This course introduces the theory and application of statistical methods for the analysis of data that have been observed over time. Students will learn techniques for working with time series data and how to account for the correlation that may exist between measurements that are separated by time. The class will concentrate on both univariate and multivariate time series analysis, with a balance between theory and applications. Students will complete a time series analysis project using real-world scenario and data set


Students learn the tools, methodology, and etiquette in software development, focusing upon developing data science applications, tools, and analytical workflows in collaborative environments.  Data scientists are at the nexus of software engineering, science, and business.  In order to thrive in this world, they must work collaboratively across these fields and skill sets, while ensuring that work is accessible and digestible to everyone involved.  Moreover, they must ensure their work is production-worthy and extensible.  This course teaches all of the elements, both technical and conceptual, to create productive, helpful, and professional data scientists.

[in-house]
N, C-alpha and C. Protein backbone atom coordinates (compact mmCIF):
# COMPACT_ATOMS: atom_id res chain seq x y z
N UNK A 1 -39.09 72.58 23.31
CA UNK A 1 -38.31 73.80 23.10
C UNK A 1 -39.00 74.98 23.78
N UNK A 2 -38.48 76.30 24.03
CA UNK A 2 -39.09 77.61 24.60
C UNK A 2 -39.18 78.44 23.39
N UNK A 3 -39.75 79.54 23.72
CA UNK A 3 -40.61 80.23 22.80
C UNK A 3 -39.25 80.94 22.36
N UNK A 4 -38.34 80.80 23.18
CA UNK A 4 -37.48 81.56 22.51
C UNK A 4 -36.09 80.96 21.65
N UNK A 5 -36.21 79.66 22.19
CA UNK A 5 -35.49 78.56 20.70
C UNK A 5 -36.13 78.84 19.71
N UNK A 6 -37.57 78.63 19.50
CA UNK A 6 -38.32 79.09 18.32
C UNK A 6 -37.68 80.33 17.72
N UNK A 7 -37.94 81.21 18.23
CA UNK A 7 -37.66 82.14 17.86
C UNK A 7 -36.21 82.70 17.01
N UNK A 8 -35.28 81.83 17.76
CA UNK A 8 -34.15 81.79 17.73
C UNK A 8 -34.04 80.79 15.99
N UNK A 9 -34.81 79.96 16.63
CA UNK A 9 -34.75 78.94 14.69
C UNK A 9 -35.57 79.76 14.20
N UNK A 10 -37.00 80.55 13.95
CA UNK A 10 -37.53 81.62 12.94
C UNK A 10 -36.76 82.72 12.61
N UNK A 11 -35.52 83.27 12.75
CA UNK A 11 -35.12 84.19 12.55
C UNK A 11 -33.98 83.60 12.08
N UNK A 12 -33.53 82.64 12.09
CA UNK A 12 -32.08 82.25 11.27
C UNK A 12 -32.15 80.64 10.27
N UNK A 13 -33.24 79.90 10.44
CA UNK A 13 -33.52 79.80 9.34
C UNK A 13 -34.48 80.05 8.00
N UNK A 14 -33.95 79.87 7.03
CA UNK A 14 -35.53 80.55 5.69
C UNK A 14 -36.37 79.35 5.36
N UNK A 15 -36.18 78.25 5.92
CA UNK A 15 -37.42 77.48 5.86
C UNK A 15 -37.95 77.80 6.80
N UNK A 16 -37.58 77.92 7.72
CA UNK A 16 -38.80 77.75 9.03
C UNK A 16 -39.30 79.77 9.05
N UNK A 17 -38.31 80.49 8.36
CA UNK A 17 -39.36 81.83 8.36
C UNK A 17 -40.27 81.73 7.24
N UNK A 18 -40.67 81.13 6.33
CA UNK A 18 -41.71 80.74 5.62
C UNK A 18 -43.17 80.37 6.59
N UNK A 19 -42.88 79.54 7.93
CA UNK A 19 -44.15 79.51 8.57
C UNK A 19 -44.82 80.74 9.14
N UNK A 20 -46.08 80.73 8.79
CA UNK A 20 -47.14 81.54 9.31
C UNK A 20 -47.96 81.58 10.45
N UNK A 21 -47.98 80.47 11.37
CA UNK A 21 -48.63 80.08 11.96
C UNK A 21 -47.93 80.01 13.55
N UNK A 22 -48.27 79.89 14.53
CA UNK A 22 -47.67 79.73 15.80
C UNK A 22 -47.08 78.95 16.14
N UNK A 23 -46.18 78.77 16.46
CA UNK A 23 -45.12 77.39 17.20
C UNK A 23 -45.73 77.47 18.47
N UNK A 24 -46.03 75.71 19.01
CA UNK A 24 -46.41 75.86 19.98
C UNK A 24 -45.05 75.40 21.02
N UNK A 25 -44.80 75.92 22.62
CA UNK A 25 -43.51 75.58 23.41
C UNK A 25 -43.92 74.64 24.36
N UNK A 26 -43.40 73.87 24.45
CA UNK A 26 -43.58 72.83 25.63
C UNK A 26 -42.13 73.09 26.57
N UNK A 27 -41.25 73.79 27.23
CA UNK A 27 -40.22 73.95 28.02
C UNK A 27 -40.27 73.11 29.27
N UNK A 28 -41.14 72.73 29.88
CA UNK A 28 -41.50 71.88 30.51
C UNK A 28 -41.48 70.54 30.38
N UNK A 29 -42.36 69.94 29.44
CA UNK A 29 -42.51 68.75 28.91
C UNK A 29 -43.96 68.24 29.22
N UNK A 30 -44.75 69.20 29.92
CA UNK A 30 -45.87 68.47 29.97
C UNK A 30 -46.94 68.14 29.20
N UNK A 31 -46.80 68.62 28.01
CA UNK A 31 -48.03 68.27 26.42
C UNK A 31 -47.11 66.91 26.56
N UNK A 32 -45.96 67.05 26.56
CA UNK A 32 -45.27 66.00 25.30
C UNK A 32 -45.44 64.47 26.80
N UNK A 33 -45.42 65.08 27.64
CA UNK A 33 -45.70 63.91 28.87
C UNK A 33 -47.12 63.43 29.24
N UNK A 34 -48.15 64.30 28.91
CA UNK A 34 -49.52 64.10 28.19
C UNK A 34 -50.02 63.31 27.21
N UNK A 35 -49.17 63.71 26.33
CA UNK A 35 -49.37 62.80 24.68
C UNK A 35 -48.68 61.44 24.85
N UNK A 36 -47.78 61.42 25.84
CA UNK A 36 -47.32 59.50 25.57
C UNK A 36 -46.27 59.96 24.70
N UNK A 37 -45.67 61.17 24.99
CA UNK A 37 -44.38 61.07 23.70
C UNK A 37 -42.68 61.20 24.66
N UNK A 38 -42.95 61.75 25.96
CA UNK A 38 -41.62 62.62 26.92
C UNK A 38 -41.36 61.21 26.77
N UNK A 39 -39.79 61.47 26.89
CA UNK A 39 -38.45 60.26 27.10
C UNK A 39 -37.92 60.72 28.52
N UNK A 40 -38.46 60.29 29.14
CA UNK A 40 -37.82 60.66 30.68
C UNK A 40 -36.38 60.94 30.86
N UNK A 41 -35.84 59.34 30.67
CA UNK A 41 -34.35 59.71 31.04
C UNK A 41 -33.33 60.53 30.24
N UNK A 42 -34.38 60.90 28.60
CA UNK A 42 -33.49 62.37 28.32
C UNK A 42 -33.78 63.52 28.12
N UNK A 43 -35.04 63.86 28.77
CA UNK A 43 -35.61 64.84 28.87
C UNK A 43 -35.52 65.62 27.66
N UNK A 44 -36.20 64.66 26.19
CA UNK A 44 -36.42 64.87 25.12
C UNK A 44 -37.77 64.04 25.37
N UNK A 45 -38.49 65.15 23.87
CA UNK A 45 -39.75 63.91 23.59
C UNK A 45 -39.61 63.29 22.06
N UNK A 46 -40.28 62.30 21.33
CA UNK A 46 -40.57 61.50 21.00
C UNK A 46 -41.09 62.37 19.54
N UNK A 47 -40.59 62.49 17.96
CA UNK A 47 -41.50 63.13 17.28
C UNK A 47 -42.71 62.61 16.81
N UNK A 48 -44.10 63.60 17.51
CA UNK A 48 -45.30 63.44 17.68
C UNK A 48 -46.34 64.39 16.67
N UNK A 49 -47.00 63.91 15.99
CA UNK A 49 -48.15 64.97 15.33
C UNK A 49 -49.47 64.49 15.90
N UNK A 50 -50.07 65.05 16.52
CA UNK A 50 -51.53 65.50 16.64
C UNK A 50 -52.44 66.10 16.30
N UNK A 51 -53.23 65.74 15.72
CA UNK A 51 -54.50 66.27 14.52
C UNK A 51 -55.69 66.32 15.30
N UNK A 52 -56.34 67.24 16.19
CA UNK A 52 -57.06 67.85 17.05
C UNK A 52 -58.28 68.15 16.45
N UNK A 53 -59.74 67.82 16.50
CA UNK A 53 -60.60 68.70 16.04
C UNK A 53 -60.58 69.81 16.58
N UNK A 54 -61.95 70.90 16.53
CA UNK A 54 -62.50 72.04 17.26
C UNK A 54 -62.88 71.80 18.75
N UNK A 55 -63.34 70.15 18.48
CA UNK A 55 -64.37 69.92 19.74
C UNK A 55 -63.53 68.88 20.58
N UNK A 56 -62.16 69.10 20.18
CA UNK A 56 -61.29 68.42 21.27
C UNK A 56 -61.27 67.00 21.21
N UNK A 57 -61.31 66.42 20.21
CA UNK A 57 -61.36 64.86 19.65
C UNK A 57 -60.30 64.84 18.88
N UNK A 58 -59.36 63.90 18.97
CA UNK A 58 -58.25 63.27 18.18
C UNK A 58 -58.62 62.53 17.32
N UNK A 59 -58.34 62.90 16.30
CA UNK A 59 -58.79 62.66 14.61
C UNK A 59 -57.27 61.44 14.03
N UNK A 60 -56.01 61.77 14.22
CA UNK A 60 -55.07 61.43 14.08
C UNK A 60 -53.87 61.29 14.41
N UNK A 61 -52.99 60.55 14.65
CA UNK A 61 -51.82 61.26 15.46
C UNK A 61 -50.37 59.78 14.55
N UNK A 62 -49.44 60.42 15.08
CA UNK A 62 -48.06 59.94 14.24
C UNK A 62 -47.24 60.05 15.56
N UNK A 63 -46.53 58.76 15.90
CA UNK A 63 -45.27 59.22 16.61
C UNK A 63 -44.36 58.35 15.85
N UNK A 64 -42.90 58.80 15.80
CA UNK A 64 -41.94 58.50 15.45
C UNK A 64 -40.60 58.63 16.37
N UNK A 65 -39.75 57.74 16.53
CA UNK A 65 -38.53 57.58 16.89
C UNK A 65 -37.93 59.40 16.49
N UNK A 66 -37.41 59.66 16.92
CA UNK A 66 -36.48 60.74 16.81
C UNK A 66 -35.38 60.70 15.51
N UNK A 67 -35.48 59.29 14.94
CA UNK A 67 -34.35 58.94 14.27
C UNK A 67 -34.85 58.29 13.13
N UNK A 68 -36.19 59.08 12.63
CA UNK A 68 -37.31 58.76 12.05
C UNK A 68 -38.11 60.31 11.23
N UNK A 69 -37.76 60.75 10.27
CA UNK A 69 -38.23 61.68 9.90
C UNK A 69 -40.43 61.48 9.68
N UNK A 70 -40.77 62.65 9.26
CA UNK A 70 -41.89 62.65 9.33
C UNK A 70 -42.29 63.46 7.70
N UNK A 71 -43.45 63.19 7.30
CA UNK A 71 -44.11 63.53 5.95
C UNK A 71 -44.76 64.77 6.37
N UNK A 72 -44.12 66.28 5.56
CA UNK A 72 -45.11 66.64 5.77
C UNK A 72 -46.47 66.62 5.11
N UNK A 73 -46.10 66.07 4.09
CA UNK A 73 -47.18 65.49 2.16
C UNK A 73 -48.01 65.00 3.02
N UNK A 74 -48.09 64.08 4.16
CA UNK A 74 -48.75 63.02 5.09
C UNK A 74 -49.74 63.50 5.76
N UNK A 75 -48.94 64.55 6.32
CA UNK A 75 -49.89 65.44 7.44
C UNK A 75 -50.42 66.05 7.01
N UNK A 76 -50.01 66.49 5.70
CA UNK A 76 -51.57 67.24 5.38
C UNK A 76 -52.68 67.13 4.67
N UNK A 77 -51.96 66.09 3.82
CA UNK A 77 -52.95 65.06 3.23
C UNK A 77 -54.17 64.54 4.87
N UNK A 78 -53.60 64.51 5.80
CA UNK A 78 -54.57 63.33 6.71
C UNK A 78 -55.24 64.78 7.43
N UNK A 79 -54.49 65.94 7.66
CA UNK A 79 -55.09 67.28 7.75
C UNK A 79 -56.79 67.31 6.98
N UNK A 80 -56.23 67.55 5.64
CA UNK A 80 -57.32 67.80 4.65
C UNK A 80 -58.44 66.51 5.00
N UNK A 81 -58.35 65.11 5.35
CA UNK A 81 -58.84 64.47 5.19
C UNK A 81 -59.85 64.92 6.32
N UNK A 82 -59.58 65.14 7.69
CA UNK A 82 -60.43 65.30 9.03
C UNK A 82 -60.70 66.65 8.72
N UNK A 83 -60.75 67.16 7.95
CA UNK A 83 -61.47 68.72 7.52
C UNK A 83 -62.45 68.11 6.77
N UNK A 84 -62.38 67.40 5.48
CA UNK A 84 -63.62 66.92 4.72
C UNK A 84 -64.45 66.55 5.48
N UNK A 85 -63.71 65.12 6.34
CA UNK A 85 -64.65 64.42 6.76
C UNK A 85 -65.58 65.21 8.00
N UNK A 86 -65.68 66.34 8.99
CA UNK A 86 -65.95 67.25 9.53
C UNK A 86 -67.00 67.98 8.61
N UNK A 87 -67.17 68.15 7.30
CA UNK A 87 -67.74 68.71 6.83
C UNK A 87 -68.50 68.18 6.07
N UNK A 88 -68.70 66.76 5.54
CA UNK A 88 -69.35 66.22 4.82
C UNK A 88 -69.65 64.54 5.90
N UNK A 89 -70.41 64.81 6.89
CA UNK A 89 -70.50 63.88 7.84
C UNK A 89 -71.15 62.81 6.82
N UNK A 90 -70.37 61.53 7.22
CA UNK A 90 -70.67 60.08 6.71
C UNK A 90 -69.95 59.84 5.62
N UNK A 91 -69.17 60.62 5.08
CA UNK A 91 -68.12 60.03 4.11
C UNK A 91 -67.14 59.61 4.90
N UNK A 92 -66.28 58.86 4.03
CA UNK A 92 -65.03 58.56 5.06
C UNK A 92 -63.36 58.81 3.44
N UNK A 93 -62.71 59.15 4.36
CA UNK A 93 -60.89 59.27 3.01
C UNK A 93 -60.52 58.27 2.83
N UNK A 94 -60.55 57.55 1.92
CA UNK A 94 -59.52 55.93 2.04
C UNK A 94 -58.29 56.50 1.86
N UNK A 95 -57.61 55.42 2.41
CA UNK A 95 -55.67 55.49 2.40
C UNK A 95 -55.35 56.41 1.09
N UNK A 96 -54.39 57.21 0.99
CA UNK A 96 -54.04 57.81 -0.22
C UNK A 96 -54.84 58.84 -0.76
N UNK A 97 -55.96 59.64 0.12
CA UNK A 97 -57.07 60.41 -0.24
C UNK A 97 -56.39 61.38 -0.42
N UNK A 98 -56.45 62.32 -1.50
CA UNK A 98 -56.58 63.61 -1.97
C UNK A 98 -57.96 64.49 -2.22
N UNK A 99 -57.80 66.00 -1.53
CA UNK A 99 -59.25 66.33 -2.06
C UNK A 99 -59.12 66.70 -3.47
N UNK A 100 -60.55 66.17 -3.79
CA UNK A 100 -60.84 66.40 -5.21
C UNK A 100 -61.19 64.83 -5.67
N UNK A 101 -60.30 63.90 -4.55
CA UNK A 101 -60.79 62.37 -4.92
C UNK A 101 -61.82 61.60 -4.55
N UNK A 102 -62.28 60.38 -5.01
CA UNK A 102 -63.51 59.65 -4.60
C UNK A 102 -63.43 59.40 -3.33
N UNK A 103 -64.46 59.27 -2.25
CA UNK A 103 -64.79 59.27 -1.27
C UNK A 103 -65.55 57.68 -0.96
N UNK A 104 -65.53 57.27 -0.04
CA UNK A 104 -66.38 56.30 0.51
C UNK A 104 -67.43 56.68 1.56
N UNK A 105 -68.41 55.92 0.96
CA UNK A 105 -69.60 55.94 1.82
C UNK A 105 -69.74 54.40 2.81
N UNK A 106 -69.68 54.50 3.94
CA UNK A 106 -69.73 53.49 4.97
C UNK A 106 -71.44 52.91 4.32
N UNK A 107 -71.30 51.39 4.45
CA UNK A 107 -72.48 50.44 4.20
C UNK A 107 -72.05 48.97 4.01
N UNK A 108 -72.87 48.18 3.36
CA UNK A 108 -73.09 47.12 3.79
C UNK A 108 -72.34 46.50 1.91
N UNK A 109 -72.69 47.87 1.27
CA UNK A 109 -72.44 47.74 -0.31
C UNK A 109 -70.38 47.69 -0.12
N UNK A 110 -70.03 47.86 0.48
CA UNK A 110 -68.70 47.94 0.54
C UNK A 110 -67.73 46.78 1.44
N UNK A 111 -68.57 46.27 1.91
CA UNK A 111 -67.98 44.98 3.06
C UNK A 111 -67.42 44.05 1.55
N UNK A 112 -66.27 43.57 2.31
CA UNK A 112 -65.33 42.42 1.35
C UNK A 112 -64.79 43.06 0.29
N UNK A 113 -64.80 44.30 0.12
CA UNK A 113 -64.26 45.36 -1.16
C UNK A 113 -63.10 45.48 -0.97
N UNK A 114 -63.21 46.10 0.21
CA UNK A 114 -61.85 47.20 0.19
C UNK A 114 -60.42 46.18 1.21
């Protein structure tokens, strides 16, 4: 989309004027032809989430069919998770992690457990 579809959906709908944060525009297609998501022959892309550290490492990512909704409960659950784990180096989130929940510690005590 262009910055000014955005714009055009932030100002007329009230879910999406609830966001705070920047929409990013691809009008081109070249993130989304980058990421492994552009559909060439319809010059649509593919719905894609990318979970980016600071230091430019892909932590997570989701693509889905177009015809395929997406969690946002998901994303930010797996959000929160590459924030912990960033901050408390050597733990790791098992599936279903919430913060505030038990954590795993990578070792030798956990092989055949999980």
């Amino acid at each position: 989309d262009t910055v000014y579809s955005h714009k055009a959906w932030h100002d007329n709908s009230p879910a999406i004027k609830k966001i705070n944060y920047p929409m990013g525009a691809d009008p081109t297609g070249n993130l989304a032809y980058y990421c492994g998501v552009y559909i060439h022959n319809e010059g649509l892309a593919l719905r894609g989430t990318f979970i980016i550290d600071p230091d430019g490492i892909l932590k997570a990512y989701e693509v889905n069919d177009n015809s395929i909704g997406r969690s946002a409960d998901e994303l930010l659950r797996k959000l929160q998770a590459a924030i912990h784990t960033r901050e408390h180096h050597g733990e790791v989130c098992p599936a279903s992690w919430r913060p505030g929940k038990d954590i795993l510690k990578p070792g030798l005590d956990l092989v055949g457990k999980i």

This course introduces the theory and application of machine learning for uncovering patterns and relationships contained in large data sets. Machine learning algorithms offer a complimentary set of analytical techniques to statistical methods. Students will be exposed to the theory underlying supervised and unsupervised learning methods. Practical application of these techniques will be introduced using R. Additionally, students will learn proper techniques for developing, training, and cross validating predictive models; bias versus variance; and will explore the practical usage of these techniques in business and scientific environments.